We tend to think of knowledge in terms of acquisition – we see ourselves as adding new pieces of information to our existing mental stock. But sometimes it is more a process of removal – a pulling away of veils that have been hiding a truth we somehow always knew, deep down, but could not quite seize or articulate.
This is very much the case with a book I recently borrowed from my local anarchist library, written by Georges Lapierre, who was co-author with Yves Delhoysie of the 1987 classic L’Incendie millénariste. This 2015 work published by L’insomniaque, être ouragans: écrits de la dissidence (roughly “Being Hurricanes: Rebel Writings”), runs to 680 pages and consists of three distinct parts – the first one explores our perception of reality, the second looks at the origins of capitalism and the third focuses on current resistance and repression in Mexico, including the indigenous struggles in Oaxaca and Chiapas.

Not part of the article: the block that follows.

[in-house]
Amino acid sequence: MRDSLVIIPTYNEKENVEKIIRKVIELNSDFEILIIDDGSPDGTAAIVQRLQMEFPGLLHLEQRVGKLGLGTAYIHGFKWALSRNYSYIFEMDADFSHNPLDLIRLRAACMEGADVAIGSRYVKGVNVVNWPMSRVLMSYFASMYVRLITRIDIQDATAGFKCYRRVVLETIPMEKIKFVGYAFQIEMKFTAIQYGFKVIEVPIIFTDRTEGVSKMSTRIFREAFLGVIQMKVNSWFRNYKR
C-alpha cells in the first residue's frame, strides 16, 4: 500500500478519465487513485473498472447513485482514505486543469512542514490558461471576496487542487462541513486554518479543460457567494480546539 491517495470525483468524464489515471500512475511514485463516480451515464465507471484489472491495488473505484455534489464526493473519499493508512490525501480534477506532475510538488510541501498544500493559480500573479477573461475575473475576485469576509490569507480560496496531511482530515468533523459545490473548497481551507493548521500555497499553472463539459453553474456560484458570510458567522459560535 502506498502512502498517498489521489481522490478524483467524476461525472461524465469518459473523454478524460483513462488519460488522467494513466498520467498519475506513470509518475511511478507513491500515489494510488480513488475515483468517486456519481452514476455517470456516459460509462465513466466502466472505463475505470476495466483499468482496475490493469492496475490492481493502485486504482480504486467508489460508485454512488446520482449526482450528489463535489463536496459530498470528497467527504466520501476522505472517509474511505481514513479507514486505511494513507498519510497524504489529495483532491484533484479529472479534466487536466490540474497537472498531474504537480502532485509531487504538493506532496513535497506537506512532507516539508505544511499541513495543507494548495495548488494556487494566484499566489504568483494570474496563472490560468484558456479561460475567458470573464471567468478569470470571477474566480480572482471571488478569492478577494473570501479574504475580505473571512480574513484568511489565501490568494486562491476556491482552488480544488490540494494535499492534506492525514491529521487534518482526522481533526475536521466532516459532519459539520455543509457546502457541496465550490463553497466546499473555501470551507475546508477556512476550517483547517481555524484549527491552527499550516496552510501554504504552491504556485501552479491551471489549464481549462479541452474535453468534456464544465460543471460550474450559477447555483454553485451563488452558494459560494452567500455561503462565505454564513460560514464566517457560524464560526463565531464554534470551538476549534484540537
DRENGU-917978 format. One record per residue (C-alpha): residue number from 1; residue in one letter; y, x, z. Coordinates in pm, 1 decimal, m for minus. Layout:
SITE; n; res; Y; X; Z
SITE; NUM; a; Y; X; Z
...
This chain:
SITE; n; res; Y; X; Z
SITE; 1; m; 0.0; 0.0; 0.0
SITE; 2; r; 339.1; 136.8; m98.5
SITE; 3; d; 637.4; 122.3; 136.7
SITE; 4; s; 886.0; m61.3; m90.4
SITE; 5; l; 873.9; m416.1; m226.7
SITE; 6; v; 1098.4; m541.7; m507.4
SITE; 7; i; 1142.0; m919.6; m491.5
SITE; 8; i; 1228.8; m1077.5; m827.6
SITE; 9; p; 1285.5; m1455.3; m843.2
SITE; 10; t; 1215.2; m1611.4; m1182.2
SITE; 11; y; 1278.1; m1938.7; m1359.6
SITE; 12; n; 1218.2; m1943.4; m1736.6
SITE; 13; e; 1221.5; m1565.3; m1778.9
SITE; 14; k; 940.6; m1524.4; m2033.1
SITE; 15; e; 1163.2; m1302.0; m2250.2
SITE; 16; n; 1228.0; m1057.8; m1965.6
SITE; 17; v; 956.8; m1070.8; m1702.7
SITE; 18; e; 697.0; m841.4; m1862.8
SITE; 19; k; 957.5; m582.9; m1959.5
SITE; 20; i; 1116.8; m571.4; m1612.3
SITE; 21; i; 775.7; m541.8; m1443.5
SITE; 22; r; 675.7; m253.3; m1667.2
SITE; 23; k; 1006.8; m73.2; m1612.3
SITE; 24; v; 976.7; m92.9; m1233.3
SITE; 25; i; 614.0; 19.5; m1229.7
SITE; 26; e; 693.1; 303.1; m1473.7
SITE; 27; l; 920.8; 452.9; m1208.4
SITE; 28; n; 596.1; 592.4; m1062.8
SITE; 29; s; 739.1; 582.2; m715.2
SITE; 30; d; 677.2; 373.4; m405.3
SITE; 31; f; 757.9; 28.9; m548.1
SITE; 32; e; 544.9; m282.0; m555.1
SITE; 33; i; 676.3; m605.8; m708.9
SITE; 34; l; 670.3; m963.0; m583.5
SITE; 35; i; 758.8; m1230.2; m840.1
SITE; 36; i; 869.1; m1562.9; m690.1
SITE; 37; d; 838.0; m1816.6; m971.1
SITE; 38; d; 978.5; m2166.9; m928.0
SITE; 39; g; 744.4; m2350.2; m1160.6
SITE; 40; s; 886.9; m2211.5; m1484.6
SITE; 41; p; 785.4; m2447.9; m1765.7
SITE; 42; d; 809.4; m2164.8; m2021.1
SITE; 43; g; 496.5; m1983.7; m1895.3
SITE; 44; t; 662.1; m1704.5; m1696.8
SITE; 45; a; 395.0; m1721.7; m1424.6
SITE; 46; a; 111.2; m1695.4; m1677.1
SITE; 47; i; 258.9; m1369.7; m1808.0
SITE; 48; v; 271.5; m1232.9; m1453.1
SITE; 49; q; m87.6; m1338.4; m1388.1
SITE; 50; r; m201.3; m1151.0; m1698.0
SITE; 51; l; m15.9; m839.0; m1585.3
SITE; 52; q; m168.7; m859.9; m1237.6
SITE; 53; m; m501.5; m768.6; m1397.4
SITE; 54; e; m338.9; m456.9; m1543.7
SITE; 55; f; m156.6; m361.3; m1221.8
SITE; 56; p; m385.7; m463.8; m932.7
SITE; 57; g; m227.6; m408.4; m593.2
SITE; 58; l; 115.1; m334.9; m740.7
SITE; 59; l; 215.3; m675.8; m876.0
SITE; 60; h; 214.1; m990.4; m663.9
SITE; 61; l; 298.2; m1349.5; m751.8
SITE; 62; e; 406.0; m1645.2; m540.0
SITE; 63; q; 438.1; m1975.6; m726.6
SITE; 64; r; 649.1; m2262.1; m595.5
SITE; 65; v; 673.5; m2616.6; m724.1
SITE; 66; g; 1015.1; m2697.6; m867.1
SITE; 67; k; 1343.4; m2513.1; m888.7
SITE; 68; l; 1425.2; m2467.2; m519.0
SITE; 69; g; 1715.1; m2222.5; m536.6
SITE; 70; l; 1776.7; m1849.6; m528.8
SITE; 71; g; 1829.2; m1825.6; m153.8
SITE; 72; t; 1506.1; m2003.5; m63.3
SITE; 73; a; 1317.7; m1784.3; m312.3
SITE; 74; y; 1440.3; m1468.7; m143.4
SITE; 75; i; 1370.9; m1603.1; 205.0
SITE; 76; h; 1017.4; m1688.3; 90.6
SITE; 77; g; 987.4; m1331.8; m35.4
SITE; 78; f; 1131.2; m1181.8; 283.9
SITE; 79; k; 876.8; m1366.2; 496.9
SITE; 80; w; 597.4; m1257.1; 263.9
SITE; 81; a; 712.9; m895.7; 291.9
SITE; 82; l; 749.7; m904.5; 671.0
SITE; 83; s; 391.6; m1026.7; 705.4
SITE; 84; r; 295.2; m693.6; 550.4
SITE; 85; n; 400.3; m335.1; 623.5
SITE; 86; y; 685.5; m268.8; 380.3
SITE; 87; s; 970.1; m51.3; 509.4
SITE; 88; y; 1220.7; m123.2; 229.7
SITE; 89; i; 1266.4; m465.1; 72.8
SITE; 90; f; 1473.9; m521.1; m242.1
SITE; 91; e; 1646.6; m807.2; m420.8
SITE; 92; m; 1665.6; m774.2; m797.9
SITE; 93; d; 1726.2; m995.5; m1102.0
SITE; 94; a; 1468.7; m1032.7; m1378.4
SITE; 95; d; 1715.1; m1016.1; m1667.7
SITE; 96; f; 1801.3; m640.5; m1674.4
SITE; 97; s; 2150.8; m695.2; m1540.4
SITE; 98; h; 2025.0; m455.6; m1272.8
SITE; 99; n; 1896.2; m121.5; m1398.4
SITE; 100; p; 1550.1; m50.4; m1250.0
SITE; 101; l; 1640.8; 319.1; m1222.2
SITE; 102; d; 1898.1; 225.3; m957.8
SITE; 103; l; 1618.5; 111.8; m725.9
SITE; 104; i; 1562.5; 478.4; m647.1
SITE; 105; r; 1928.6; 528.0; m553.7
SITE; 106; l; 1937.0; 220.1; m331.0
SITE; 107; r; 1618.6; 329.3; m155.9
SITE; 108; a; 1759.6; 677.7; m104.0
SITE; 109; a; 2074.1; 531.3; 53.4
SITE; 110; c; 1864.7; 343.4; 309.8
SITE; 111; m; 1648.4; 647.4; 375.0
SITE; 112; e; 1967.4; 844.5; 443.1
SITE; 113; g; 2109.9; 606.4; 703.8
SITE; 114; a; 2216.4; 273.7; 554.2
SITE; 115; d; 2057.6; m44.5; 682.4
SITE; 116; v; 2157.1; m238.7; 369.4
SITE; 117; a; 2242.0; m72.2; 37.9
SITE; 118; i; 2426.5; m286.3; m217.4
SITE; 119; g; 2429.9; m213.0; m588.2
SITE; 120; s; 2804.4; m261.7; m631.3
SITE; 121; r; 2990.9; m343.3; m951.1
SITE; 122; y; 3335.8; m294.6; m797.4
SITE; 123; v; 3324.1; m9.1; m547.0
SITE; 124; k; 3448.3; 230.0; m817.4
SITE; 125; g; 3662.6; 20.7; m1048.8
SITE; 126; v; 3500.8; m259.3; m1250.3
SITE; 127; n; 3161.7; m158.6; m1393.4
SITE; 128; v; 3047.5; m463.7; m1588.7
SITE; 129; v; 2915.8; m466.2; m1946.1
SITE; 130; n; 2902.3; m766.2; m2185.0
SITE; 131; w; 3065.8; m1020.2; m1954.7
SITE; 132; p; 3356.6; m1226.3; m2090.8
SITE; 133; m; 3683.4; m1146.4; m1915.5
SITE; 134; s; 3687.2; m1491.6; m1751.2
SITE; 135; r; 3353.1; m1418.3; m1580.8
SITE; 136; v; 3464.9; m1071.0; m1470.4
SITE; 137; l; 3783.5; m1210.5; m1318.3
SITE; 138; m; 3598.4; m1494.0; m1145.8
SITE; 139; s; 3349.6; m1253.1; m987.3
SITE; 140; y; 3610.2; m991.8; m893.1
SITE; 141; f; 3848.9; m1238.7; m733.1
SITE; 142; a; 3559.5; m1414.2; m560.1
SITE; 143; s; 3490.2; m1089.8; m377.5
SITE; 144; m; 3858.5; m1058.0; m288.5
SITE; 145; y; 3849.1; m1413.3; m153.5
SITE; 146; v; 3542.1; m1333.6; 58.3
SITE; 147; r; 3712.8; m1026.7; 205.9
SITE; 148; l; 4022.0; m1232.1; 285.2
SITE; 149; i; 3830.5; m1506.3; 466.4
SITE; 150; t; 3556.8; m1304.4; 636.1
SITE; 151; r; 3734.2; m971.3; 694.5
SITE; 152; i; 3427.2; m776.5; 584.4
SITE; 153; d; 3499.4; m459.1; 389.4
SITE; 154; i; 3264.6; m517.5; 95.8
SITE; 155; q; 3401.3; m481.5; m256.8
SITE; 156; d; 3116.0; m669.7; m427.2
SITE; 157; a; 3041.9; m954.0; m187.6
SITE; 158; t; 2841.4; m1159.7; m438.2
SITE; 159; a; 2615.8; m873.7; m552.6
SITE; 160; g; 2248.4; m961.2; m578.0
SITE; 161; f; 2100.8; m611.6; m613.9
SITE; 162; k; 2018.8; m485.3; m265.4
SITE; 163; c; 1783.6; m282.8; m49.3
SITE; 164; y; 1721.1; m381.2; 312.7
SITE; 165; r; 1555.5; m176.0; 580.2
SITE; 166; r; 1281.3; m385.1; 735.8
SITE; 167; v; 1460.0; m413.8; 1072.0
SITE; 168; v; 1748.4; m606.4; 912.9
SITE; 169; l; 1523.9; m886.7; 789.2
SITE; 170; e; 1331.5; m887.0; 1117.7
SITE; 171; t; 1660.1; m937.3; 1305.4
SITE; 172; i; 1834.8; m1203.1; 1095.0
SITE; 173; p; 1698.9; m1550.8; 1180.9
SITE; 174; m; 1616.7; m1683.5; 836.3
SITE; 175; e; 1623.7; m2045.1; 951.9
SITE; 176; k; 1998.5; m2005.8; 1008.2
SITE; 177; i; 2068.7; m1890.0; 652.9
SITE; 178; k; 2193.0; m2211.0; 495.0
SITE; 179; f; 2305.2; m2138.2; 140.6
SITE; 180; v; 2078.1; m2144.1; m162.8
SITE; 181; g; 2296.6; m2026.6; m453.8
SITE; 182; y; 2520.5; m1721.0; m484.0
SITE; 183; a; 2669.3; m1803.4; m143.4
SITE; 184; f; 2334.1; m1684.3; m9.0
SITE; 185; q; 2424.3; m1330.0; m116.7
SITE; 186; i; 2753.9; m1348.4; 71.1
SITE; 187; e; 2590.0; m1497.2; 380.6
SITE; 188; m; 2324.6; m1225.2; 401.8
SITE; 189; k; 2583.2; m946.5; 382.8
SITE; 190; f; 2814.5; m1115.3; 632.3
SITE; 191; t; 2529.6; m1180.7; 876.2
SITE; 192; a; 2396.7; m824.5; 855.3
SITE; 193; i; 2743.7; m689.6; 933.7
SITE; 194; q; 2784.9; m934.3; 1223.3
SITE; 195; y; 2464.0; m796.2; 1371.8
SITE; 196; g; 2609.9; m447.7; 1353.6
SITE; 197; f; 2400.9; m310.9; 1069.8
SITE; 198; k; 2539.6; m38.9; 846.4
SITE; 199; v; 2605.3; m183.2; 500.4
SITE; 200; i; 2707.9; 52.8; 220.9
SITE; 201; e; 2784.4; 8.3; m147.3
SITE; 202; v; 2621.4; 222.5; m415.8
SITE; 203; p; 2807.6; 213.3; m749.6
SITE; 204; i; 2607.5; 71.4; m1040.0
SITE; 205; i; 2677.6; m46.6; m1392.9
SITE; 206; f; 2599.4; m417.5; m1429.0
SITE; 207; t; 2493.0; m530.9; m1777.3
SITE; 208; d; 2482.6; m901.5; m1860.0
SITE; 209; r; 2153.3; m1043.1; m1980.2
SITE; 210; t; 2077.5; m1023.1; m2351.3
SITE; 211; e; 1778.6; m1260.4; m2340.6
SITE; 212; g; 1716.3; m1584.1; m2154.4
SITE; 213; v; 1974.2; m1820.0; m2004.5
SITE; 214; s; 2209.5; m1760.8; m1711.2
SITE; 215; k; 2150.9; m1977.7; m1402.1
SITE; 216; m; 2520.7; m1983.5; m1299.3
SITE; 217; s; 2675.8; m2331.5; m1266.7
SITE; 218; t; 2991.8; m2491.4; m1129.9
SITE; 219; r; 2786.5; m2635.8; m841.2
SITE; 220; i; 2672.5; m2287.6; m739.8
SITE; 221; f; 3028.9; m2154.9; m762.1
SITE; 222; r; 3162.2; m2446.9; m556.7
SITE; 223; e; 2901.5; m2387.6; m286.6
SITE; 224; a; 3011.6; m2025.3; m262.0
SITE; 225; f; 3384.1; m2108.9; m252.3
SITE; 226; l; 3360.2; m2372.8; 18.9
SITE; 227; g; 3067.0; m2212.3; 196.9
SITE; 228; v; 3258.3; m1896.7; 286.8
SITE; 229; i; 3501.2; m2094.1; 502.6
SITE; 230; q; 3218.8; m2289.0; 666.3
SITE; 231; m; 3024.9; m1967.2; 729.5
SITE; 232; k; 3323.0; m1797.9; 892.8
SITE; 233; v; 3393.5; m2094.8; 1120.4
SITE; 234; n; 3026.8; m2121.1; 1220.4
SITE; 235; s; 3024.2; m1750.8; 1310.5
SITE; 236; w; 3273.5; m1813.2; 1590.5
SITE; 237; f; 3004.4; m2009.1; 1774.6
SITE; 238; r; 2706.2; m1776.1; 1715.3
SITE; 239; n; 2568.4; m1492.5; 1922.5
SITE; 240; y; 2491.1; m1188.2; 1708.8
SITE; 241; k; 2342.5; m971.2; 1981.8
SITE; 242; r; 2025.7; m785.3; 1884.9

The main insight I personally gained from the book concerns the fundamental character of our modern “Western” society and why I have always found it distasteful, even before I had my youthful head screwed on well enough to understand why.
Lapierre insists that what marks our civilization, and separates it from other cultures past and present, is that it is an entirely mercantile culture. This is not just the way it organises itself, but the way it sees, the way it thinks. The “cosmovision” of our society, to use Lapierre’s term, is based entirely on money, on the exchange of money. As he puts it: “In a mercantile society we are all merchants, our heads are filled with the thoughts of big capitalist merchants, we all think about money.”
The implications of our descent into a money-based cosmovision are enormous. We find ourselves in a hollow and superficial world entirely dominated by Oscar Wilde’s cynics, who know the price of everything and the value of nothing. Lapierre looks at other cultures in which gift-exchange plays a crucial role in communal cohesion and at the way in which the mercantile attitude amounts to a separation of the individual from the collective. This stranded individual becomes nothing more than a helpless slave to the system.